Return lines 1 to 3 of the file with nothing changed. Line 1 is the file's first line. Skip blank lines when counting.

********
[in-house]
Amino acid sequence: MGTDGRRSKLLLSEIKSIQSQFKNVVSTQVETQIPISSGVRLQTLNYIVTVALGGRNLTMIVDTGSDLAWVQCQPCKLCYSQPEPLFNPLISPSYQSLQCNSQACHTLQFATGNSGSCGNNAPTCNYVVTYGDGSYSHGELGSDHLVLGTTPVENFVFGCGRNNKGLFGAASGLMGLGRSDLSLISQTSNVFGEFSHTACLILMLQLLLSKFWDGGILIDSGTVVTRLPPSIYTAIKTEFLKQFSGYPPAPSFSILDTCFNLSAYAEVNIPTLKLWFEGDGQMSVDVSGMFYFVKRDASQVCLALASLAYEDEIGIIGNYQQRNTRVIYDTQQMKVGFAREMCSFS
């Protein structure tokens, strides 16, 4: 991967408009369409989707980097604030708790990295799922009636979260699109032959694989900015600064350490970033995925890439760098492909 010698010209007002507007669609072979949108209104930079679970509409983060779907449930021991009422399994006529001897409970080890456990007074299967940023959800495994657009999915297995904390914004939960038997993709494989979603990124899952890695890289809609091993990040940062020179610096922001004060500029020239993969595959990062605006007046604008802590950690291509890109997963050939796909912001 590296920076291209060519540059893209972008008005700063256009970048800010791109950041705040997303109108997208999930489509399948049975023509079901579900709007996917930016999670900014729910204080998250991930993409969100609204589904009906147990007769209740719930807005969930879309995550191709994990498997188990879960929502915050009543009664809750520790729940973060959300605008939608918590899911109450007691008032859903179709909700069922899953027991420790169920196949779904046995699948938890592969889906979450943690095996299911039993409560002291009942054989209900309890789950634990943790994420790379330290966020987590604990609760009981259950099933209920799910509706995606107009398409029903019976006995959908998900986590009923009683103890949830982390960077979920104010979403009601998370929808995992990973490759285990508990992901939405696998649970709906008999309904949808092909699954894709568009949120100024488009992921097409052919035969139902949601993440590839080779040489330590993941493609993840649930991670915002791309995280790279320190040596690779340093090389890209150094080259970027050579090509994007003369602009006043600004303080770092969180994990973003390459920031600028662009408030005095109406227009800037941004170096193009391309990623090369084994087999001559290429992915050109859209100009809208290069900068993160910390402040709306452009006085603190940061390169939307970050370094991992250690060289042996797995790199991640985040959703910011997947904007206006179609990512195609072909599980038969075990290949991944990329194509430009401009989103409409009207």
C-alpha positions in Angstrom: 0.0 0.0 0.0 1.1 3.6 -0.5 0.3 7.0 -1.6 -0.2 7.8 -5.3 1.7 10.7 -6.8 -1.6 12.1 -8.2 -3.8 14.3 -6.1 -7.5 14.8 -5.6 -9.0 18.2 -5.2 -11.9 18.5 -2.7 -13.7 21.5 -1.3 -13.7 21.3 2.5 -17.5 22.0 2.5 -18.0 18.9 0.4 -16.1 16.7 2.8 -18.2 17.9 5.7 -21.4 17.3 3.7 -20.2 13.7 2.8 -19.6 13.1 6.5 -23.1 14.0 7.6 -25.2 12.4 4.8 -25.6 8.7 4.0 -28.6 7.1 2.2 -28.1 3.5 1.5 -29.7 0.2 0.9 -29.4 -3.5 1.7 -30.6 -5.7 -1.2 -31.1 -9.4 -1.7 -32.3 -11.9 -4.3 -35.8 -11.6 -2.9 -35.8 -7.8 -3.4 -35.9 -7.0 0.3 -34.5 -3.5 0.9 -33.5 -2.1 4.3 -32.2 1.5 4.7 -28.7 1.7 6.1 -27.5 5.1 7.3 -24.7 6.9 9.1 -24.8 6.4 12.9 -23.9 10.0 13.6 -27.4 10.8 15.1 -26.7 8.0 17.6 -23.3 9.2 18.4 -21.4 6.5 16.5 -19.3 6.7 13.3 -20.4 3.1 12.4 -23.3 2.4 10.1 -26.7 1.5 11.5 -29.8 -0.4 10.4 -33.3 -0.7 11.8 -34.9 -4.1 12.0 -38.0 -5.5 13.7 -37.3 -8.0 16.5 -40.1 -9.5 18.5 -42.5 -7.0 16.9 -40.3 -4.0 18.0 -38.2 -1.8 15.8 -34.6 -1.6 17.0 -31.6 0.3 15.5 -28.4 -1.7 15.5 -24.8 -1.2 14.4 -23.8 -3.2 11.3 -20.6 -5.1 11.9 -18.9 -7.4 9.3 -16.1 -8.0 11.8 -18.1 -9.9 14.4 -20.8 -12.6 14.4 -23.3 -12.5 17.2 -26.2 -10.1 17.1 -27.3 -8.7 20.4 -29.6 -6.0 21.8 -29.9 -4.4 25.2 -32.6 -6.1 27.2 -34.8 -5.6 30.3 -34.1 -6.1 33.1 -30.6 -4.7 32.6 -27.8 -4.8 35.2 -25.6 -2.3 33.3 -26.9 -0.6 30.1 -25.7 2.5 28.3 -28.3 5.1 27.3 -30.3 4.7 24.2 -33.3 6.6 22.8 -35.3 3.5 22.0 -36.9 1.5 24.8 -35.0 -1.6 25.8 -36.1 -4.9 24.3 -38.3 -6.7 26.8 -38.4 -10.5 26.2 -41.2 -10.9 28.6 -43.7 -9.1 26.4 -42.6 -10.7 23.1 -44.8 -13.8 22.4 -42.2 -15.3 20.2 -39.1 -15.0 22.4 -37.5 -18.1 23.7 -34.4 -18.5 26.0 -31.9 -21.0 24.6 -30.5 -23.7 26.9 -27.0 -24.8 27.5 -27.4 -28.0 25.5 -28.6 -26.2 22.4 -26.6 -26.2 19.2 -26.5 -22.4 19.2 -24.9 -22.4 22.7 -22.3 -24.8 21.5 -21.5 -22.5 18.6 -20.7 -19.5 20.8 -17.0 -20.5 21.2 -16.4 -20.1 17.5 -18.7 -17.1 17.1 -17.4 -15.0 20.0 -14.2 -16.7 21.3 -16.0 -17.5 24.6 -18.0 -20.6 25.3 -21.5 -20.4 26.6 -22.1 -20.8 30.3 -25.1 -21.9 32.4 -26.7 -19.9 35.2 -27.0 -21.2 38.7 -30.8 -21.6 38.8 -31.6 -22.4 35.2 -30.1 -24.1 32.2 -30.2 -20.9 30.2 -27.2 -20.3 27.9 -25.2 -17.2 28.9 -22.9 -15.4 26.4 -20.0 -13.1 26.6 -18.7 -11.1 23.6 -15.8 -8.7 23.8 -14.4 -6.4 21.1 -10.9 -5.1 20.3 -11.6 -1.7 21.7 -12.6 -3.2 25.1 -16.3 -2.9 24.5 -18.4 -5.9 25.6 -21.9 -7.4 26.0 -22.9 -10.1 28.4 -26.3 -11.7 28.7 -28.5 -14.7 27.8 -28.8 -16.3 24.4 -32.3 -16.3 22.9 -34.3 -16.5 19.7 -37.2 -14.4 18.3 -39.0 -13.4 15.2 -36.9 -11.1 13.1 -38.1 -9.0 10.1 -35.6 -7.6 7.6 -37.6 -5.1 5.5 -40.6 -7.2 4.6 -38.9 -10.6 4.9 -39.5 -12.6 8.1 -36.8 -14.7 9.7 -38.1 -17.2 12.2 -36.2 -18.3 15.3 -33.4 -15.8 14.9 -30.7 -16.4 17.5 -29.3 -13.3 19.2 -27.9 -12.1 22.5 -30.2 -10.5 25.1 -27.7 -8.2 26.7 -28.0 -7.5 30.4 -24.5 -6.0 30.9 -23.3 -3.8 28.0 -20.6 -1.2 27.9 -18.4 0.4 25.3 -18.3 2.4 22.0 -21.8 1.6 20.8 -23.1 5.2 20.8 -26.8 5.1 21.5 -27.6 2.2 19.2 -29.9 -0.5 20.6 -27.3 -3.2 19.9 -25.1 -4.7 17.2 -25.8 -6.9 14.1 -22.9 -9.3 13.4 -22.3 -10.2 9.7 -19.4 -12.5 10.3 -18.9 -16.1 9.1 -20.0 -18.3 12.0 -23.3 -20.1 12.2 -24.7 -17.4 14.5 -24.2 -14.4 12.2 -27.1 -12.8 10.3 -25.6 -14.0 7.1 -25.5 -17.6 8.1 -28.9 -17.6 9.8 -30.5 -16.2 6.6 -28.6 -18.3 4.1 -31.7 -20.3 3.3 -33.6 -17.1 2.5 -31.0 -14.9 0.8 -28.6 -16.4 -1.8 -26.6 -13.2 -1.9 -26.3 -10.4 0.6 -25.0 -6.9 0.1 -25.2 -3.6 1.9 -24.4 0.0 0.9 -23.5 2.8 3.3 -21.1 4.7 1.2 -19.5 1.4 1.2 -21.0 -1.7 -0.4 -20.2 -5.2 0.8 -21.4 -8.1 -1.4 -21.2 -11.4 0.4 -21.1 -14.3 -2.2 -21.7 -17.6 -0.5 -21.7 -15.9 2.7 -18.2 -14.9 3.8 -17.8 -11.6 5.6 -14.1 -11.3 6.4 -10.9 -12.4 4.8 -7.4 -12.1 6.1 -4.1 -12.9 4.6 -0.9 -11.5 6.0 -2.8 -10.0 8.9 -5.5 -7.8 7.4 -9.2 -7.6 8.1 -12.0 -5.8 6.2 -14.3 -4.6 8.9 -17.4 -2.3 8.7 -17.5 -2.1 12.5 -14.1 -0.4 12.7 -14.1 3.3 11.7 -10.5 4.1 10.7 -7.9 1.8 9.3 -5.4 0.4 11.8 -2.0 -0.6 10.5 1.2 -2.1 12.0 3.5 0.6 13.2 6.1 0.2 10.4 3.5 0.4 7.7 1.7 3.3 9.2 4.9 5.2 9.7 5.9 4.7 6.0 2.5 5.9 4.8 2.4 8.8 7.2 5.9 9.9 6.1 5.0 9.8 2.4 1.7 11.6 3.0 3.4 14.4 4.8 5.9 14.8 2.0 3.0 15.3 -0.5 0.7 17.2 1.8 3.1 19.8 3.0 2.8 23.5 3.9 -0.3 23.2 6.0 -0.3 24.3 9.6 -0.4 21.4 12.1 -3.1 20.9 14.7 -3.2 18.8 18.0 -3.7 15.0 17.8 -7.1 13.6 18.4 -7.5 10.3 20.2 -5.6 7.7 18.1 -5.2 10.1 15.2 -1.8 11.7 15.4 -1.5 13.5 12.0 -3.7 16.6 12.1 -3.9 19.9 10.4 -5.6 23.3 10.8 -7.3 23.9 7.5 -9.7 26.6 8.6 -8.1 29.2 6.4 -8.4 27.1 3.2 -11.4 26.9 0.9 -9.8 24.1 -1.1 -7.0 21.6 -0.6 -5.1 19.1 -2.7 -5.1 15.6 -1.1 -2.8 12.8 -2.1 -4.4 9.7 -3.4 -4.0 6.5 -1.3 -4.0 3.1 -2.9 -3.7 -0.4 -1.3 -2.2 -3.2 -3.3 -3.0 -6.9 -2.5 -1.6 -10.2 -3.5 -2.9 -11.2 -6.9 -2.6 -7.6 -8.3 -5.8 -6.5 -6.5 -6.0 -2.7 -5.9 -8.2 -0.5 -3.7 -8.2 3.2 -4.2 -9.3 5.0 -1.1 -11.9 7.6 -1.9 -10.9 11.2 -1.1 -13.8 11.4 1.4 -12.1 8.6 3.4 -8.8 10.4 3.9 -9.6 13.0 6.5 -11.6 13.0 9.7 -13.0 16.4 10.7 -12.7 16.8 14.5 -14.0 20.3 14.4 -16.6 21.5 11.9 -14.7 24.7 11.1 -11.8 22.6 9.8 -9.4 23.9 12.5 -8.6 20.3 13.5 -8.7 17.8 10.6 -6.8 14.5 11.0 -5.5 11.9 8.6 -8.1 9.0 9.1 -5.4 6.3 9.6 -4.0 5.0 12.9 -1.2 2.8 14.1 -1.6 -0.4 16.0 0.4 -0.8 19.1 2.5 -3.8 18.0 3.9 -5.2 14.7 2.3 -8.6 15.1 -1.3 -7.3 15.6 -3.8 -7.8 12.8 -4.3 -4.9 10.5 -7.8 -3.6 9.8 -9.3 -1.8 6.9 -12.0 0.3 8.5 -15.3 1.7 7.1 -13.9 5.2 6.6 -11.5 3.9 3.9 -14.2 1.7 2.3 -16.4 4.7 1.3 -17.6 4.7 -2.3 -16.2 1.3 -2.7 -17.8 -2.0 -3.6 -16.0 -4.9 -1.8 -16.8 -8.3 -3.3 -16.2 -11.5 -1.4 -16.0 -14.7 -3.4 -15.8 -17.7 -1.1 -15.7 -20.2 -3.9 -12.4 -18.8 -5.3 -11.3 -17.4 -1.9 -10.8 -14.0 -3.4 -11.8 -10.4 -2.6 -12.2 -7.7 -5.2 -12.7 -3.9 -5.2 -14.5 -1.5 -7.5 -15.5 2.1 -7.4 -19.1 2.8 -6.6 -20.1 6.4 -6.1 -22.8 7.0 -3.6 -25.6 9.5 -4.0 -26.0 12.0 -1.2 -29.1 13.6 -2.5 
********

[in-house]
Amino acid sequence: MGTDGRRSKLLLSEIKSIQSQFKNVVSTQVETQIPISSGVRLQTLNYIVTVALGGRNLTMIVDTGSDLAWVQCQPCKLCYSQPEPLFNPLISPSYQSLQCNSQACHTLQFATGNSGSCGNNAPTCNYVVTYGDGSYSHGELGSDHLVLGTTPVENFVFGCGRNNKGLFGAASGLMGLGRSDLSLISQTSNVFGEFSHTACLILMLQLLLSKFWDGGILIDSGTVVTRLPPSIYTAIKTEFLKQFSGYPPAPSFSILDTCFNLSAYAEVNIPTLKLWFEGDGQMSVDVSGMFYFVKRDASQVCLALASLAYEDEIGIIGNYQQRNTRVIYDTQQMKVGFAREMCSFS
């Protein structure tokens, strides 16, 4: 991967408009369409989707980097604030708790990295799922009636979260699109032959694989900015600064350490970033995925890439760098492909 010698010209007002507007669609072979949108209104930079679970509409983060779907449930021991009422399994006529001897409970080890456990007074299967940023959800495994657009999915297995904390914004939960038997993709494989979603990124899952890695890289809609091993990040940062020179610096922001004060500029020239993969595959990062605006007046604008802590950690291509890109997963050939796909912001 590296920076291209060519540059893209972008008005700063256009970048800010791109950041705040997303109108997208999930489509399948049975023509079901579900709007996917930016999670900014729910204080998250991930993409969100609204589904009906147990007769209740719930807005969930879309995550191709994990498997188990879960929502915050009543009664809750520790729940973060959300605008939608918590899911109450007691008032859903179709909700069922899953027991420790169920196949779904046995699948938890592969889906979450943690095996299911039993409560002291009942054989209900309890789950634990943790994420790379330290966020987590604990609760009981259950099933209920799910509706995606107009398409029903019976006995959908998900986590009923009683103890949830982390960077979920104010979403009601998370929808995992990973490759285990508990992901939405696998649970709906008999309904949808092909699954894709568009949120100024488009992921097409052919035969139902949601993440590839080779040489330590993941493609993840649930991670915002791309995280790279320190040596690779340093090389890209150094080259970027050579090509994007003369602009006043600004303080770092969180994990973003390459920031600028662009408030005095109406227009800037941004170096193009391309990623090369084994087999001559290429992915050109859209100009809208290069900068993160910390402040709306452009006085603190940061390169939307970050370094991992250690060289042996797995790199991640985040959703910011997947904007206006179609990512195609072909599980038969075990290949991944990329194509430009401009989103409409009207």